Republican governors in 24 states—including Florida and Nebraska just this week—have indicated they will pull out from the federal unemployment insurance (UI) programs created at the start of the pandemic. Some states are ending participation in all federal pandemic UI programs, others only some of the federal supports. These actions are dangerously shortsighted.

UI provides a lifeline to workers unable to find suitable jobs, giving them time to find work that matches their skills and pays a decent wage. Moreover, the money provided through these entirely federally funded programs bolsters consumer demand and business activity in local economies, helping to speed the recovery. In many states, these federal UI programs are providing the bulk of all unemployment benefits to jobless workers. By cutting off these programs—which currently provide an extra $300 in weekly benefits, allow workers who have exhausted traditional UI to continue receiving benefits, and expand eligibility to workers typically not included in existing UI programs—governors are weakening their states’ potential economic growth.

Further, the most recent national jobs and unemployment data show that the country has not yet recovered from the COVID-19 recession. In April, the country was still down 8.2 million jobs from before the pandemic, and down between 9 and 11 million jobs since then if you factor in the jobs the economy should have added to keep up with growth in the working-age population over the past year.

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New York included undocumented immigrants in pandemic aid, and 290,000 workers will benefit: Other states should replicate the program

Key takeaways:

  • Congress and both recent presidential administrations excluded undocumented immigrants from key sources of pandemic aid: unemployment insurance and stimulus checks.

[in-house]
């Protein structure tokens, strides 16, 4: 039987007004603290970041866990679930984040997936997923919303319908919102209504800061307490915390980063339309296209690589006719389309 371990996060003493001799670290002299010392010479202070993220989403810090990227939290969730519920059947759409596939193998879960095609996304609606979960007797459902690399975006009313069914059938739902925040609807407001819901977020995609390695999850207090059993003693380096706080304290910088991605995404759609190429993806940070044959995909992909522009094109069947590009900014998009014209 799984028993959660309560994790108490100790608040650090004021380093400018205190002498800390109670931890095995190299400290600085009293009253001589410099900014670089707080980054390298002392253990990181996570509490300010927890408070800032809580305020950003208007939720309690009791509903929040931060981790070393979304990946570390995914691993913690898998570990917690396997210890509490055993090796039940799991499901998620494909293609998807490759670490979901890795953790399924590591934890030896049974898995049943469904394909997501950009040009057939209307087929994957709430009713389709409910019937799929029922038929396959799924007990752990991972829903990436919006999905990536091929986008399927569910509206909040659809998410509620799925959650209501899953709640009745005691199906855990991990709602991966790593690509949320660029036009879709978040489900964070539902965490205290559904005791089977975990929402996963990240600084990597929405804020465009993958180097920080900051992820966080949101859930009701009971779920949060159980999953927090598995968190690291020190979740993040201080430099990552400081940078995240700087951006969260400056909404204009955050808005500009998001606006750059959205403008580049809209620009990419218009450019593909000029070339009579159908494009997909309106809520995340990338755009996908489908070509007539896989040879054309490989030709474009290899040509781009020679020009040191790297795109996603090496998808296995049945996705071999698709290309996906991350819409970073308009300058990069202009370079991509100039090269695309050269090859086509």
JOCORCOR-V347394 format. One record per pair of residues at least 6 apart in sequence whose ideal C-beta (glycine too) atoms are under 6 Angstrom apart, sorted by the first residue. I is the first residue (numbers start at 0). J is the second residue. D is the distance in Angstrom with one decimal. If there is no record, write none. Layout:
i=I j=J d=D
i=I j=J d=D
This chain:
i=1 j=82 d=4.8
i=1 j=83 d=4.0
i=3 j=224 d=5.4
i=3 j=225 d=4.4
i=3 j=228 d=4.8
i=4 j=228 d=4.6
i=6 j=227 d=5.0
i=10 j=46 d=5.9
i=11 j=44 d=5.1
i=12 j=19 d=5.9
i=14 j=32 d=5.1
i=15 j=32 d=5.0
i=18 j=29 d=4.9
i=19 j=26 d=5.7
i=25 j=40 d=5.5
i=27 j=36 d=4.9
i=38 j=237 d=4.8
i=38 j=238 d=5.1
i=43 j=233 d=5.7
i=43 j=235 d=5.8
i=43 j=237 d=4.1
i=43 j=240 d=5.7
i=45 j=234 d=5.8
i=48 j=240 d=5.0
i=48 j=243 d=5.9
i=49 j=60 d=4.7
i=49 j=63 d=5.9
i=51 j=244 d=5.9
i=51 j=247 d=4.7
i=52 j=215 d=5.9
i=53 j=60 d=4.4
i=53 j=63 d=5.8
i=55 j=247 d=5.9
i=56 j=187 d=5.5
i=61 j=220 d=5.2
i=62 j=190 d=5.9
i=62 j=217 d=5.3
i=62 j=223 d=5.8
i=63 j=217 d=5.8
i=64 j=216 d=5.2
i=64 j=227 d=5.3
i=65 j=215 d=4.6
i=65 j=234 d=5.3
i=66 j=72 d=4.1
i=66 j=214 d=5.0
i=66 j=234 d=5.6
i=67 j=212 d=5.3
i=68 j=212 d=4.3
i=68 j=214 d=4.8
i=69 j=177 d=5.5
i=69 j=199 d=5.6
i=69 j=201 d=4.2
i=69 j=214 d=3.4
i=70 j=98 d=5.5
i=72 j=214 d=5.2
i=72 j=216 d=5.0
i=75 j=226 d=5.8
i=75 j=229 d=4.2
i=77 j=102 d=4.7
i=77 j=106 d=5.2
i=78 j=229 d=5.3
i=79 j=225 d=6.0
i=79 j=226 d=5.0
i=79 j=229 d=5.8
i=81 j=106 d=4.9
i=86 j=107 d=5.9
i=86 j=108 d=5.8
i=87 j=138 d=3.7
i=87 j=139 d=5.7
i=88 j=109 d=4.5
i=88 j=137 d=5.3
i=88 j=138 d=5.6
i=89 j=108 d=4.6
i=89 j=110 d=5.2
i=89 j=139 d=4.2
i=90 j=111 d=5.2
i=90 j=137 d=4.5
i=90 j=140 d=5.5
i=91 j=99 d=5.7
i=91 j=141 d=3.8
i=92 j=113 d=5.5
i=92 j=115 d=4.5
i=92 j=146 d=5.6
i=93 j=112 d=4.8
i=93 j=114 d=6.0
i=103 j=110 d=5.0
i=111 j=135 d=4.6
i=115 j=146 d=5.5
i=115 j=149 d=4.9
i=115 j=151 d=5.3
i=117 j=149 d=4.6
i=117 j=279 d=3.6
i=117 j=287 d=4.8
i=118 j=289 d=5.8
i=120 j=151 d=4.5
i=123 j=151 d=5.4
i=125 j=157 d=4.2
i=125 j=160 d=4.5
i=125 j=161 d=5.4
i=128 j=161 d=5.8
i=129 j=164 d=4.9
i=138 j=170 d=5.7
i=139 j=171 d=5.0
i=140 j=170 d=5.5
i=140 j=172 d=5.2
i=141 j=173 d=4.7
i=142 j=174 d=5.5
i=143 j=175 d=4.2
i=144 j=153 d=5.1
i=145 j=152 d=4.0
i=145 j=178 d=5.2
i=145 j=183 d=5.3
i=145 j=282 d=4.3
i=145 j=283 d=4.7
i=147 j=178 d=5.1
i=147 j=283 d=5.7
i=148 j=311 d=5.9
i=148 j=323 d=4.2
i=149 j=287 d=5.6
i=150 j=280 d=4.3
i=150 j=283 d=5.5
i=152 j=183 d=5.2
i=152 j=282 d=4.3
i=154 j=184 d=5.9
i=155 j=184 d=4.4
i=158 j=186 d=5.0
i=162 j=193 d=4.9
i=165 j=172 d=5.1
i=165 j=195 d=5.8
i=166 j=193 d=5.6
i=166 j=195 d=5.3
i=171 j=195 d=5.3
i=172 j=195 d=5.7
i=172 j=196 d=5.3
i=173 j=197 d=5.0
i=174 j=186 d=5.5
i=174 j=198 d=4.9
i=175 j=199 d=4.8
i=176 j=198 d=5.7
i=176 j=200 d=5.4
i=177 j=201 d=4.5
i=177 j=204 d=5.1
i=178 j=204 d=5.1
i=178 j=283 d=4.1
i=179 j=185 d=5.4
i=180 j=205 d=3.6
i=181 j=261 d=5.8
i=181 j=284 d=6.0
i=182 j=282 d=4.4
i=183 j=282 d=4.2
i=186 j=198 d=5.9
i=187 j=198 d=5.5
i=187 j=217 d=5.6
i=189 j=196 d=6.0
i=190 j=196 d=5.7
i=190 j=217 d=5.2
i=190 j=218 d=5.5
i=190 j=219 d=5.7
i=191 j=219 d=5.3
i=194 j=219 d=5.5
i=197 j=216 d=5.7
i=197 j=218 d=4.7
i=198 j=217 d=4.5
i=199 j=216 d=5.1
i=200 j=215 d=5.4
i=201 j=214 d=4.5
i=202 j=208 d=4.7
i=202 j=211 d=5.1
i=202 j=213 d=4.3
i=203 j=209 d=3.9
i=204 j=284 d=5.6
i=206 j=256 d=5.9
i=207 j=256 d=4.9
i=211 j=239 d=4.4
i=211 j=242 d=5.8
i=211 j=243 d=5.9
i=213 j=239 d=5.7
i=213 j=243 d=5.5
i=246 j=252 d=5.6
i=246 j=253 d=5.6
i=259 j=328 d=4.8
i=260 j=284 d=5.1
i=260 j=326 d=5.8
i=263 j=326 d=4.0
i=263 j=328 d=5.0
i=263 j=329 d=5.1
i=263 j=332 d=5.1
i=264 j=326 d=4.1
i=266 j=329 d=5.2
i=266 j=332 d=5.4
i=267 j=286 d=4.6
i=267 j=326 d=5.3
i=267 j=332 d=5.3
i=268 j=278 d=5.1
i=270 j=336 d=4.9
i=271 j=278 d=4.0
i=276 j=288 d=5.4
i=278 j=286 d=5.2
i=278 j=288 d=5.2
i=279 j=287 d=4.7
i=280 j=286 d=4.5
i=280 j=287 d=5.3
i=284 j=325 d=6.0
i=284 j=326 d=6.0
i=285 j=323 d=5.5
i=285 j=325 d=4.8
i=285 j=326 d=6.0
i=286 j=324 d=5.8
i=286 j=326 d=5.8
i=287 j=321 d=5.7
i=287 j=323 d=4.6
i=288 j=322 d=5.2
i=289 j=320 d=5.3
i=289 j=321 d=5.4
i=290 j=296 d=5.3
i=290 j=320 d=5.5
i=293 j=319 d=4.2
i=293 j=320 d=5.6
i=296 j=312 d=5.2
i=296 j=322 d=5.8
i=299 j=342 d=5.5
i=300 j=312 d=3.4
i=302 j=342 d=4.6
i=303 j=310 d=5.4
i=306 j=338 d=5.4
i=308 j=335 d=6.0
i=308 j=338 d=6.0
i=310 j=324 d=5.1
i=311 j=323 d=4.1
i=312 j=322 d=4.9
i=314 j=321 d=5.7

• In April, New York became the first state in the nation to give undocumented immigrants aid that approaches what others got in unemployment insurance, benefiting an estimated 92,000 people. And New York will give undocumented workers who don’t qualify for the higher level of compensation what others got in stimulus payments, benefitting an additional 199,000 people.
  • It hurts all of us if any of us are left out of programs intended to get us through the recession and through a health care crisis. New York’s program could readily be replicated in other states.

This April, New York committed an unprecedented $2.1 billion of the state budget to make up for the exclusion of undocumented immigrants from federal aid during the COVID-19 pandemic.

Over a year ago, the pandemic hit New York early and brutally hard. Hospitals were full, and there were heart-wrenching backlogs in burying the dead as its limit. It quickly became clear that immigrants and people of color were disproportionately among those falling sick and dying. At the same time, the notion of “essential workers” took hold, and New Yorkers applauded the people keeping life going for the rest of us, knowing that many were immigrants, including large numbers who were undocumented. The unemployment rate spiked to 16% and was even higher for people of color and immigrants.

Yet, the first round of desperately needed federal aid very specifically excluded many immigrants. Future rounds of aid under both the Trump and Biden administrations continued to exclude undocumented individuals from expanded unemployment insurance and stimulus checks.

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Illinois extended unemployment benefits to school workers in the summer, and Minnesota should follow suit

For over a decade, EPI has documented the significant pay penalty that teachers in our country’s K–12 schools suffer as a result of woeful underinvestment in public education. But it is not just teachers who have been underappreciated: Many other school staff who are essential for providing high-quality, safe, and nurturing learning environments face considerable financial challenges as a result of their decision to serve in public schools. Paraprofessionals, classroom assistants, administrative assistants, custodians, food service workers, bus drivers, and other nonlicensed staff in schools typically receive low pay and inadequate hours during the school year, and no employment from school districts over the summer months—meaning a potential loss of 10 or 11 weeks of paid employment.

In 2020, Illinois took an important step toward fixing this last issue, by making nonlicensed school staff eligible for unemployment insurance during the summer months. Illinois’s experience offers guidance for other states considering similar programs, as in Minnesota where a similar measure is currently under debate. We’ll discuss the Illinois experience later on, but first it’s useful to understand a little more about who nonlicensed school staff are and the pay they receive.